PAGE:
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Presentation to the CIMVHR Forum November 25, 2014 Toronto Michael J. Prince & Pamela Moss.

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Presentation on theme: "Presentation to the CIMVHR Forum November 25, 2014 Toronto Michael J. Prince & Pamela Moss."— Presentation transcript:

1 Presentation to the CIMVHR Forum November 25, 2014 Toronto Michael J. Prince & Pamela Moss

2  Presenter: Michael J. Prince  Relationship with commercial interests: Not Applicable  Disclosure of Commercial Support: No Commercial Support  Mitigating Potential Bias: Not Applicable 2

3  How has transition to civilian life for veterans been portrayed in the literature?  Where and how do veterans with ill bodies and minds seek care, help and understanding?  How are families situated in transitions of weary warriors?  Data sources: ◦ Military memoirs and diaries, media reports, public documents, clinical literature, and historical and contemporary studies on traumatized warriors 3

4 1. A deinstitutionalization from highly structured military life to open civil society 2. A status passage of (i) separation from military identity, (ii) transition to new or former civil identity, and (iii) incorporation to that civil identity 3. Returning home as reunification and renormalization, with some adjustments 4

5 4. Coming to terms with symptoms, diagnoses and treatments associated with war neuroses, battle fatigue, and delayed stress: ◦ Disabling/disabled identities ◦ Psychiatric labels and interventions ◦ Stigma and shame ◦ Unpredictable status passages – crises and deterioration as well as adaptation that can take years ◦ Addiction issues and employment challenges 5

6  The good warrior  The troubled hero  The outlaw  The misfit  The forgotten (abandoned) soldier  The disadvantaged outsider  The survivor Source: P. Moss and M.J. Prince, Weary Warriors: Power, Knowledge, and the Invisible Wounds of Soldiers, New York and Oxford: Berghahn Books, 2014, p. 192. 6

7  Caring about others: during operations and afterwards  Caring for one self: dealing with demons and ghosts  Caring with others: informally at Legion halls, more actively in peer support groups, virtually on web sites and chat rooms, formally through CF/VAC social support programs 7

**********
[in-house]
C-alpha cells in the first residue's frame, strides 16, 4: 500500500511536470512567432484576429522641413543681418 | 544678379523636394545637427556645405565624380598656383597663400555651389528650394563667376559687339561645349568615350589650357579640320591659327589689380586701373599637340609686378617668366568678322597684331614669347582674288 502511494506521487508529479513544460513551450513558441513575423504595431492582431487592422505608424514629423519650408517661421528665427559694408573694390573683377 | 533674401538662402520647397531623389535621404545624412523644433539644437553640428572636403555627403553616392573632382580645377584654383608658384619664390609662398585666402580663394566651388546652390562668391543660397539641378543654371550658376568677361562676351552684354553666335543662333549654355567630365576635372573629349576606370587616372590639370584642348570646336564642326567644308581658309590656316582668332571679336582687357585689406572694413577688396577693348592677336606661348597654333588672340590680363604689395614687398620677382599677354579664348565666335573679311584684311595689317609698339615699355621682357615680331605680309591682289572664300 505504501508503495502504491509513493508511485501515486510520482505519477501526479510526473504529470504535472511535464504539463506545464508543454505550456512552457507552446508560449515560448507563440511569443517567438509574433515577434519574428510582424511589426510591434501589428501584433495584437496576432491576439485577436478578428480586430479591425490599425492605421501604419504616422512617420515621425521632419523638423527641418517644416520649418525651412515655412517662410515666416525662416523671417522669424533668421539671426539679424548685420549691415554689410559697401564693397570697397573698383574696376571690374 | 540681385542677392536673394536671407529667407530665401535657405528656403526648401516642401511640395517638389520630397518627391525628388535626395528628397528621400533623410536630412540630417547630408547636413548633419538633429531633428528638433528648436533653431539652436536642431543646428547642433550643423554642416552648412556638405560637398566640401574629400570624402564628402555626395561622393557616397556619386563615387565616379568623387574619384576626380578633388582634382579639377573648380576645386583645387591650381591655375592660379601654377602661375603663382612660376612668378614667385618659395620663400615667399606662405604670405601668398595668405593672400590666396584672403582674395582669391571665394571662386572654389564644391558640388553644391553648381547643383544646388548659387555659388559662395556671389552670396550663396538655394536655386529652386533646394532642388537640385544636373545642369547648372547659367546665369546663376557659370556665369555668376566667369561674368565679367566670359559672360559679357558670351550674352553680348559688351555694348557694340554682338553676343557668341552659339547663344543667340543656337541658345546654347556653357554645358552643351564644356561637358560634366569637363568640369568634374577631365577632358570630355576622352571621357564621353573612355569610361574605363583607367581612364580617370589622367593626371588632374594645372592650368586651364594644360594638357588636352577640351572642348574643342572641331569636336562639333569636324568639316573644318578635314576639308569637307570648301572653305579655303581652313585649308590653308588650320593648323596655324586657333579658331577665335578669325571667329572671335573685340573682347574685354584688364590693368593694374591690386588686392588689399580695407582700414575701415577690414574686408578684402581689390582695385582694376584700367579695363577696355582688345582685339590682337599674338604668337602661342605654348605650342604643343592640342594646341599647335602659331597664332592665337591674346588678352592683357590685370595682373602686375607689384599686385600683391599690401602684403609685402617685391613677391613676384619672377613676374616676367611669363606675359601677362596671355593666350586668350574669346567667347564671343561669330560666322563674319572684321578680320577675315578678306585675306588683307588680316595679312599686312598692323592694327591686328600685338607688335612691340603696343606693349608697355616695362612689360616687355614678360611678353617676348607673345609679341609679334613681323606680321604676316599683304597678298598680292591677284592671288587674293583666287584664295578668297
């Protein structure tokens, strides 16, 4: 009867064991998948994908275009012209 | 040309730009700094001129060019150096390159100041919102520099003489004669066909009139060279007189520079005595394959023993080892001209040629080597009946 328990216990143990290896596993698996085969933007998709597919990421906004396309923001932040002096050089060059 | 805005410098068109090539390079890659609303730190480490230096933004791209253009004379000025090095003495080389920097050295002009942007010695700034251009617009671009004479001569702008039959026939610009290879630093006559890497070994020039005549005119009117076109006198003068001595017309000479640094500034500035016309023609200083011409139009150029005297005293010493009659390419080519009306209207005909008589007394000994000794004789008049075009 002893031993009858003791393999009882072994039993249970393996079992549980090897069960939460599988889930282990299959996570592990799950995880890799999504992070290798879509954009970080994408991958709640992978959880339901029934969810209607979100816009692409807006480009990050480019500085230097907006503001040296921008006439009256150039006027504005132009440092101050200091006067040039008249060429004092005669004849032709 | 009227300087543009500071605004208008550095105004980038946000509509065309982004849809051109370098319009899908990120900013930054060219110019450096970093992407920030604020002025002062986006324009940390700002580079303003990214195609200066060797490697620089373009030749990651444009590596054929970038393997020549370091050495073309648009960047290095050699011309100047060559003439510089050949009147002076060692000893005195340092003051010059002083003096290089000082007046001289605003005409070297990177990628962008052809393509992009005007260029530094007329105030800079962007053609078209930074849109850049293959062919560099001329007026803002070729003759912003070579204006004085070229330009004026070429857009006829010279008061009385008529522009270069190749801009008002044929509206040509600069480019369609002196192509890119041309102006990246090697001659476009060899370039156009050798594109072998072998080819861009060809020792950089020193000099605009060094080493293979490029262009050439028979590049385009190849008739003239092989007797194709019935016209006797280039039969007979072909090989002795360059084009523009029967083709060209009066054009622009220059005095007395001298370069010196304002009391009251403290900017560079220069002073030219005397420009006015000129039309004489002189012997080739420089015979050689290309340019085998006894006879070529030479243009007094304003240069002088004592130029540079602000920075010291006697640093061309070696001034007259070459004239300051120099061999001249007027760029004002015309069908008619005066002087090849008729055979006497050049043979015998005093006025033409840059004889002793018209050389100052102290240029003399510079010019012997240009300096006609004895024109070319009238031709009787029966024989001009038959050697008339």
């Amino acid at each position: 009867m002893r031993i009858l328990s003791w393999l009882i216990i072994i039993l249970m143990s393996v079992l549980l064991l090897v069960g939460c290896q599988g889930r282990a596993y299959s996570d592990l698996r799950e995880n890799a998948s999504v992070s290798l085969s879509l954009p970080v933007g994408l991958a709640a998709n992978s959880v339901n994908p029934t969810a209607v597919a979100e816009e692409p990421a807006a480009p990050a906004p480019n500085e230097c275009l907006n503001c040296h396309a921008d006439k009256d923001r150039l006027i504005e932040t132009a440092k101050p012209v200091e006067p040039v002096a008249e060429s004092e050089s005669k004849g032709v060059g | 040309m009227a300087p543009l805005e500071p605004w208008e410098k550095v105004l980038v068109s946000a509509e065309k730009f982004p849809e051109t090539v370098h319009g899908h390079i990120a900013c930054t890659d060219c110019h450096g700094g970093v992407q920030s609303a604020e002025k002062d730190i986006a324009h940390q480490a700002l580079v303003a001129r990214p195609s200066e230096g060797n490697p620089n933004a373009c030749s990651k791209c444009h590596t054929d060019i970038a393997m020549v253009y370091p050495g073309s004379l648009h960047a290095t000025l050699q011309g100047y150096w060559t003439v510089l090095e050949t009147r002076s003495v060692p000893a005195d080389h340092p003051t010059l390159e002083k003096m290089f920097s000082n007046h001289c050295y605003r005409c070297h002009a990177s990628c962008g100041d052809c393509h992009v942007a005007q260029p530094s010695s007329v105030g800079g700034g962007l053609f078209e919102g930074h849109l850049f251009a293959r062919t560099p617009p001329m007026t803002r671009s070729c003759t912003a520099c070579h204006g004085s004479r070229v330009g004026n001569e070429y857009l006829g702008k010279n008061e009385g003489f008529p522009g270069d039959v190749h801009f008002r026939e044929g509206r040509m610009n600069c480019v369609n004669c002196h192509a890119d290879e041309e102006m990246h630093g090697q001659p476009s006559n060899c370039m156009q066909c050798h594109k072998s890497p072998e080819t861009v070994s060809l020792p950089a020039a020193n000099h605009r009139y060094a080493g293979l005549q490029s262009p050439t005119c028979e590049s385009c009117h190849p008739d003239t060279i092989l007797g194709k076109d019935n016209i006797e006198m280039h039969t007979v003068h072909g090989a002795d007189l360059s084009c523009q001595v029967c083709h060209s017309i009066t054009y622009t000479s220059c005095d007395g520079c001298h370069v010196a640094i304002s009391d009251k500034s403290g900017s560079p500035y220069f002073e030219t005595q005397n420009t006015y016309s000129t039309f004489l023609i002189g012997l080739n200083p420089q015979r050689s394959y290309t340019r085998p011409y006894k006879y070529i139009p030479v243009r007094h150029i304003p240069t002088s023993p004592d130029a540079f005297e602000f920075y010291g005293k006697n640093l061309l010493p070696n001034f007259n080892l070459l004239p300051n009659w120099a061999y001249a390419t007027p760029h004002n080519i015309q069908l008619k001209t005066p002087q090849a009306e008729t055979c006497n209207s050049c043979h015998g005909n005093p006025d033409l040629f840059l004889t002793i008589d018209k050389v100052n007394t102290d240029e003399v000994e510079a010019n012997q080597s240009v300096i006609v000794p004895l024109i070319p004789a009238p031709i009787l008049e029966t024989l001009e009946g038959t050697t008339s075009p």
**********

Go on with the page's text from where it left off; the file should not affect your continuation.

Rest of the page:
8  Families a source of personality traits  Distraction to recovery while still in service  Support system and safe haven  Emotional battleground and place of stress and fear  As the site of mental health interventions for the trouble veteran  Families as consumers of psychiatric practice 8

9  Symbolic recognition (or not) by the state  Legislative commitments  Provision of benefits and services  Regulation of access, statuses and outcomes  Contestation of claims  Competing narratives on helping veterans  Multiple effects: ◦ Categorization of veterans ◦ Medicalization of claims and individuals ◦ Pauperization of some veterans ◦ Politicization and activism of veterans 9

10 Official talk and culture for all Actual experiences for some  “Support our troops”  Loyal service  Personal sacrifice  A grateful country  Honouring veterans  National remembrance  Feeling abandoned  Questioned medical records  Invisibility of claims  Unfair or unequal treatment  Personal struggles 10

11  Coming home: ◦ a re-cultivation of civilian self ◦ not always a de-militarization, can mean an intensification ◦ another form of combat or battle  Coming to terms: ◦ a type of citizenship politics ◦ struggle by group for recognition and rightful access to state resources ◦ public celebration or indifference, private acceptance or shame, renewed personal life or social death ◦ 11

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